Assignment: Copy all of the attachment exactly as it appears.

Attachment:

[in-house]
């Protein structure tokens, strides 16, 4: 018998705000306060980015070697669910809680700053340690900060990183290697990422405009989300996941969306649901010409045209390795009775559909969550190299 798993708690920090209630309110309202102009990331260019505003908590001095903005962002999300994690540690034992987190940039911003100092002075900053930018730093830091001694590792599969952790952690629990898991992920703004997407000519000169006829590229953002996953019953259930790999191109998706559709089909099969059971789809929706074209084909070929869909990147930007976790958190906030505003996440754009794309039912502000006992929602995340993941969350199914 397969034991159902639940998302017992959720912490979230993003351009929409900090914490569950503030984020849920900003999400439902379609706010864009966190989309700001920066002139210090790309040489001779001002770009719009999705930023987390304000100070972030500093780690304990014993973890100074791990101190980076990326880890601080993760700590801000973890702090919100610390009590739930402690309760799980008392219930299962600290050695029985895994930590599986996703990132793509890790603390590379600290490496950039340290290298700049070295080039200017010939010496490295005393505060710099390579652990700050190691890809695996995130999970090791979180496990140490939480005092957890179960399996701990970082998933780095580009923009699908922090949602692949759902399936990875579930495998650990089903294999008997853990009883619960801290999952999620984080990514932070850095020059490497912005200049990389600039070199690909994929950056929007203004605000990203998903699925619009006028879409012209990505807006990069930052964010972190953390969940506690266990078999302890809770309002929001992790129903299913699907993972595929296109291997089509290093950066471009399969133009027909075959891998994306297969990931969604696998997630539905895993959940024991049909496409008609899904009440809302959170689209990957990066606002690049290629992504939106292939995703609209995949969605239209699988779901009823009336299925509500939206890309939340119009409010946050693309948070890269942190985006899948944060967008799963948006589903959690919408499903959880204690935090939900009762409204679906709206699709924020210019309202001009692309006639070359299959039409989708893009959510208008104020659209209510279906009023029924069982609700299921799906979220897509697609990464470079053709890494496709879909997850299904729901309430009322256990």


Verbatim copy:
[in-house]
């Protein structure tokens, strides 16, 4: 018998705000306060980015070697669910809680700053340690900060990183290697990422405009989300996941969306649901010409045209390795009775559909969550190299 798993708690920090209630309110309202102009990331260019505003908590001095903005962002999300994690540690034992987190940039911003100092002075900053930018730093830091001694590792599969952790952690629990898991992920703004997407000519000169006829590229953002996953019953259930790999191109998706559709089909099969059971789809929706074209084909070929869909990147930007976790958190906030505003996440754009794309039912502000006992929602995340993941969350199914 397969034991159902639940998302017992959720912490979230993003351009929409900090914490569950503030984020849920900003999400439902379609706010864009966190989309700001920066002139210090790309040489001779001002770009719009999705930023987390304000100070972030500093780690304990014993973890100074791990101190980076990326880890601080993760700590801000973890702090919100610390009590739930402690309760799980008392219930299962600290050695029985895994930590599986996703990132793509890790603390590379600290490496950039340290290298700049070295080039200017010939010496490295005393505060710099390579652990700050190691890809695996995130999970090791979180496990140490939480005092957890179960399996701990970082998933780095580009923009699908922090949602692949759902399936990875579930495998650990089903294999008997853990009883619960801290999952999620984080990514932070850095020059490497912005200049990389600039070199690909994929950056929007203004605000990203998903699925619009006028879409012209990505807006990069930052964010972190953390969940506690266990078999302890809770309002929001992790129903299913699907993972595929296109291997089509290093950066471009399969133009027909075959891998994306297969990931969604696998997630539905895993959940024991049909496409008609899904009440809302959170689209990957990066606002690049290629992504939106292939995703609209995949969605239209699988779901009823009336299925509500939206890309939340119009409010946050693309948070890269942190985006899948944060967008799963948006589903959690919408499903959880204690935090939900009762409204679906709206699709924020210019309202001009692309006639070359299959039409989708893009959510208008104020659209209510279906009023029924069982609700299921799906979220897509697609990464470079053709890494496709879909997850299904729901309430009322256990």